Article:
This locomotive was built as a X2 class locomotive by Peckett & Sons. It is one of 52 of this type built between 1906 and 1940. It is the only surviving Peckett that was built with inside cylinders.
It was delivered new delivered new to Featherstone & Hemsworth Collieries in West Yorkshire. The locomotive spent its entire working life at Featherston where it became Ackton Hall No 3 after it was rebuilt and moved there in 1941. The name is taken from the name of the home of the Featherstone family and the colliery of that name that was opened in 1873. The Featherston Main Colliery which had opened in 1866 was nearby.
Ackton Hall Colliery was opened in 1873 close to the Featherstone Main Colliery which had opened in 1866.
Featherstone gained attention in 1893 during the national lockout of mine workers due to low coal prices and over production. Soldiers fired on a crowd who were demonstrating at the colliery gates, killing two instantly.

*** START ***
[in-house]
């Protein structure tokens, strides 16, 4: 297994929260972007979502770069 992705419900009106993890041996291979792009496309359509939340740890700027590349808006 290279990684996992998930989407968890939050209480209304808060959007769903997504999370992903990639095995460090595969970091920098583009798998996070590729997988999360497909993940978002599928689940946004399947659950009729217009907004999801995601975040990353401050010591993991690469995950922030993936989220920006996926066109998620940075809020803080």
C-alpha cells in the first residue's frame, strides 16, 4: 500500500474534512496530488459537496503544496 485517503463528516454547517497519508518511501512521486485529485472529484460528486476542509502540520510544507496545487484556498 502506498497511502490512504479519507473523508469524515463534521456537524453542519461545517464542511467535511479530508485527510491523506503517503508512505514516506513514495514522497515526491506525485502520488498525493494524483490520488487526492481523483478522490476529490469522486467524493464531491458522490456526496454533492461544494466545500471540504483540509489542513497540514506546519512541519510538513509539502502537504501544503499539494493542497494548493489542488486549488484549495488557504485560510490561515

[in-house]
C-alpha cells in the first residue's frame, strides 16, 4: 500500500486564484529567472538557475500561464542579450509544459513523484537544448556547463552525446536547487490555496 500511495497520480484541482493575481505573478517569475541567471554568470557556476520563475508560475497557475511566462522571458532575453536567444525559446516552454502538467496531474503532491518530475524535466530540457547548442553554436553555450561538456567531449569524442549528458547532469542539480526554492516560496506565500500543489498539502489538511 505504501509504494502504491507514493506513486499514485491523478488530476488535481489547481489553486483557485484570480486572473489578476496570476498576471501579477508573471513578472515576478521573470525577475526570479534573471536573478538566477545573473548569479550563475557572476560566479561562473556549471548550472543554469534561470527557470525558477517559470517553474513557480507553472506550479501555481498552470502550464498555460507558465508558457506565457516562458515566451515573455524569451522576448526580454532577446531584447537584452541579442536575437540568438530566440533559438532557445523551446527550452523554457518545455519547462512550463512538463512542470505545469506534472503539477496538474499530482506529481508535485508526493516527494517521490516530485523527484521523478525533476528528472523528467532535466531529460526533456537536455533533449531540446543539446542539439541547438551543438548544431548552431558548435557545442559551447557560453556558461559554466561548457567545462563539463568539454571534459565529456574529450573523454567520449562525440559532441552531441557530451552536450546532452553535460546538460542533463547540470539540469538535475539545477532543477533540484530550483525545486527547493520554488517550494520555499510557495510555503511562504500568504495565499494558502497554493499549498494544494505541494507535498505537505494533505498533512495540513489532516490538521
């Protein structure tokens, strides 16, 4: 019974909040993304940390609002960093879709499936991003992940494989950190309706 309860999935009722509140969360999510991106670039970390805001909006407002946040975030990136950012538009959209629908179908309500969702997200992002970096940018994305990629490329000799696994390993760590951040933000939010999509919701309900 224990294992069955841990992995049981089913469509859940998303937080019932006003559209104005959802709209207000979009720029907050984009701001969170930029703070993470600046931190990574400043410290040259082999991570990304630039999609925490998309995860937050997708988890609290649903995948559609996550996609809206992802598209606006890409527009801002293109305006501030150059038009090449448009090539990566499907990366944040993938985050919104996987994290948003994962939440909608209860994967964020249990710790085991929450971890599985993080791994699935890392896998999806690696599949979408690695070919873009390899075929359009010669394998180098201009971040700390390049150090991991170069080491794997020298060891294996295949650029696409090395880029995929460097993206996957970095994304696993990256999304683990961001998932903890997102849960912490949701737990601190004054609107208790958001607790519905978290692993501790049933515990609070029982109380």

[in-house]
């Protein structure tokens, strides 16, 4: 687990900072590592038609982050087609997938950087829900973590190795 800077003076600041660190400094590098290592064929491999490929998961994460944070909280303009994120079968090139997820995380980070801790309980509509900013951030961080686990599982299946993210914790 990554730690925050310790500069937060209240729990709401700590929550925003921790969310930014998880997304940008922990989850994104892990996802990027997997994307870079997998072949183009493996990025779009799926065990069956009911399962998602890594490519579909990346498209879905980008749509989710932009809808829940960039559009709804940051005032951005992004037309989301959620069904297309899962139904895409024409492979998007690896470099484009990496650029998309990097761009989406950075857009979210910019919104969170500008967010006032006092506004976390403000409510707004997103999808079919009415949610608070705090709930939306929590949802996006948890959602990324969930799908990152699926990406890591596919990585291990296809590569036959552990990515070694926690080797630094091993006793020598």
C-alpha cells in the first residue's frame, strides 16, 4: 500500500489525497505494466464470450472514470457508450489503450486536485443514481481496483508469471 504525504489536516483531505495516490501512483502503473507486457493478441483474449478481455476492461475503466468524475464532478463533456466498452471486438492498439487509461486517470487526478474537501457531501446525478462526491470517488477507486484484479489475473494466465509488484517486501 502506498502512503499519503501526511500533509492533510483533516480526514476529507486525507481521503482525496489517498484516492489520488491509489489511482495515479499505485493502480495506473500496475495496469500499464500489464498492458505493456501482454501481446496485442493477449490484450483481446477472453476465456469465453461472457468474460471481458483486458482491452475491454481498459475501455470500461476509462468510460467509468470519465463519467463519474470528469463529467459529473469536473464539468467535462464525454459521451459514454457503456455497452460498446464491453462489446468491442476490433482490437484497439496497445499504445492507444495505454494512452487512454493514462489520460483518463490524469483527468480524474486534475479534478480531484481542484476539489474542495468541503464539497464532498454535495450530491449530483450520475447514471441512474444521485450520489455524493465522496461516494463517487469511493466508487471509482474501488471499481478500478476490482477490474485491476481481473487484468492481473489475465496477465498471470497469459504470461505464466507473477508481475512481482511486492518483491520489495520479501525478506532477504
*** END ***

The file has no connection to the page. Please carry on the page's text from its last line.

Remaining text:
The nationalisation of the UK coal mining industry saw the locomotive absorbed into the new National Coal Board (NCB) in January 1947. It is believed that the colliery manager treated the locomotive as a sort of colliery pet and thus it continued in service alongside much-later-built Hunslet products, dating from the 1940s and 1950s. A major firebox repair was completed as late as the 1960s, but this was not wholly a success and by early 1971 the locomotive was lying out of use.
In preservation the locomotive has had a number of homes but has never been steamed. It was acquired by the Foxfield Railway in July 2015 from the National Coal Mining Museum.
The locomotive is now being restored at the Foxfield Railway to its pre NCB livery.
In late 2018 an appeal was launched to raise funds to restore the locomotive with a view to it being back in steam for its centenary in 2020.